However,  I thought I should probably do something for the more computer-challenged constituency who have been enjoying the email service (all 685 of them? As above: yeah, right). Foolishly, I thought this, too, would be straightforward, but it's not (is there a "yeah, right" emoticon?). It turns out that the single readily-available gadget is Blogger's own, which offers Atom, a standard feed, but not RSS, also a standard. I've no idea why not both. It also offers the two services netvibes and My Yahoo!, about which I know nothing, and which I would not encourage anyone to sign up for simply in order to read this blog. But that's all that is available on what is, after all, a free blogging platform: it seems that all non-Blogger gadgets, widgets, and wotsits (of which there used to be many, such as the soon-to-be-obsolete mail service in question) have vanished from the Blogger set-up interface since the recent redesign.

Having installed the Blogger feed, briefly, I found that when I clicked on it all I got was a massive barf of XML code (which is what Atom or RSS send to a feed-reader). So I immediately took it off again. There's no way a naive user could be confronted with that and think, as I did, "Aha, this is a stream of XML code, and probably needs to be captured by something...  I wonder if my web browser requires an extension?" They're far more likely to think, "WTF? This thing's broken my computer!" and panic. 

Obviously, any solution I offer has to accommodate the new-but-naive reader, the one who thinks, "I like this blog! I'll just click that button there so I can be notified of new posts..." At which point, said new-but-naive user will inevitably be thrown into confusion if they are immediately overwhelmed by yards of computeroid gobbledegook. Because, as far as I can tell, none of the commonly-used web-browsers is equipped, by default, to handle the business of interpreting Atom or RSS XML feeds: you need to have chosen and added a third-party "extension" to your browser to enable this. But I suspect that this may be a step too far into techie territory for many. In the end, it's a conundrum: the only users who would be able to use a blog-feed would be those who are probably already doing so.

Annoying, isn't it? It seems I may have to investigate third party solutions. Or, possibly, it may be time to consider a change of blog provider. Sigh... This is just like being back at work. Mysterious barricades at every turn; incompatible user needs and demands; inadequate software; the best, as always, the implacable enemy of the good. Of course, if there really were 685 followers inconvenienced by the expiry of the email service, I'd spare no effort. But I suspect that the likes of Damaris Salazar and Maria Antolin that I identified in the previous post are mere constructs of some feed-boosting algorithm.

So speak to me, you real people, either by commenting or by private communication: how much of a problem will it be for those of you who have been receiving new posts by email to set yourself up with a blog-feed using the URLs above or, like me, simply to go vole every now and then? I have few enough readers not to want to lose any to simple inertia.

Wednesday, 5 May 2021

The Curious Incident of the Vole in the Night-Time

Llandegley Rocks from Bryn y Maen

I recently received this notification from Blogger:

 FollowByEmail widget (Feedburner) is going away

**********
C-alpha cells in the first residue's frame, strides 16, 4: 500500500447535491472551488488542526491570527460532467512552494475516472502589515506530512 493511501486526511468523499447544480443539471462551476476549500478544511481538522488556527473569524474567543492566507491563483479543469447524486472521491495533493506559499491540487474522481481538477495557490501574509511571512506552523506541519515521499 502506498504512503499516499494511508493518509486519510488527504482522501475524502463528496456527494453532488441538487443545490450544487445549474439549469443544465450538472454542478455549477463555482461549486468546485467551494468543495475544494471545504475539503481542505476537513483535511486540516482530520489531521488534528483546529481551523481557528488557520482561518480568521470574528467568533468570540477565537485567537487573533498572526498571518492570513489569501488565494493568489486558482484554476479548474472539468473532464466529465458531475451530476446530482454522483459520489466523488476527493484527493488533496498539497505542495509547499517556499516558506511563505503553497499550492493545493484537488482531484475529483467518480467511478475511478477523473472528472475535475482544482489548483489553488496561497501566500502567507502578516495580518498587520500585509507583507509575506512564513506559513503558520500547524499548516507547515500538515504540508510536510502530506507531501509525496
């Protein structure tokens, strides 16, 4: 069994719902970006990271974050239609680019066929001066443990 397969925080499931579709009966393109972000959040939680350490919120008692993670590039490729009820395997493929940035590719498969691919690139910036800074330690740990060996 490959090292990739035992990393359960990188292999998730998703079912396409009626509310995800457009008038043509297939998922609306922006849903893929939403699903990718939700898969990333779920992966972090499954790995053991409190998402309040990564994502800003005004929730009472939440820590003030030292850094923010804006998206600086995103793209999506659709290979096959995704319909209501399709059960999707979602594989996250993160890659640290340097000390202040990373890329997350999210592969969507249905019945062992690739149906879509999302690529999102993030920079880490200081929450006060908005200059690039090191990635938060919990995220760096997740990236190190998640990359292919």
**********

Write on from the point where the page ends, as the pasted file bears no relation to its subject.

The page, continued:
You are receiving this information because your blog uses the FollowByEmail widget (Feedburner). Recently, the Feedburner team released a system update announcement, that the email subscription service will be discontinued in July 2021.
After July 2021, your feed will still continue to work, but the automated emails to your subscribers will no longer be supported.

The “widget” referred to is the box labelled “Follow this Idiot by Email”, top right on a PC. If I have understood correctly – and it's hard to interpret unambiguously the words "your feed will still continue to work, but the automated emails to your subscribers will no longer be supported" – new posts will no longer be emailed to subscribers after July this year. This is a shame, as I know some of my most loyal readers rely on the emailed version to alert them to new posts (which is also in some ways superior e.g. for viewing images). In fact, most of the comments I receive via email (rather than directly onto the blog) come from users of that service. So I thought I'd better check the list, and it seems I have 685 such email "subscribers", which is a bit of a surprise, but on closer inspection it's obvious that an awful lot of those are clearly fake, algorithmic mashups of real names masquerading as Outlook users. Oddly, these are often Hispanic: things like "salazarcxdamarisfgm" (¡Hola, Damaris Salazar!) or "antolinylwmariato" (¿Qué pasa, Maria Antolin?). Who knows why? Hopefully I'm not unwittingly involved in some elaborate criminal enterprise.

Other, more general blog feeds are available that will alert you to new posts on all the blogs you want to follow, of course, and I know many readers do use those: I don't, so can't make any recommendations. The irony is that both email followers and blog-feed users are probably any blogger’s most loyal readers, but never figure in the blog statistics unless they (you!) click through to the actual blog. I "follow" a certain number of blogs myself, obviously, but do so by plodding through each of them each morning to see what's new (often nothing, with honourable exceptions) simply by serially clicking on my bookmarks. Which is inefficient, I know, but it gives a certain structure to my early morning routine. Wake up to Radio 4, make tea, have breakfast, turn on computer, see what's been posted overnight on blogs in other time zones... If nothing does get posted on a blog for months, as so often now seems the case, I relegate that blog to "dormant, possibly extinct" status, but do still check in occasionally. Optimism, or a refusal to accept reality? Some might say they’re the same thing.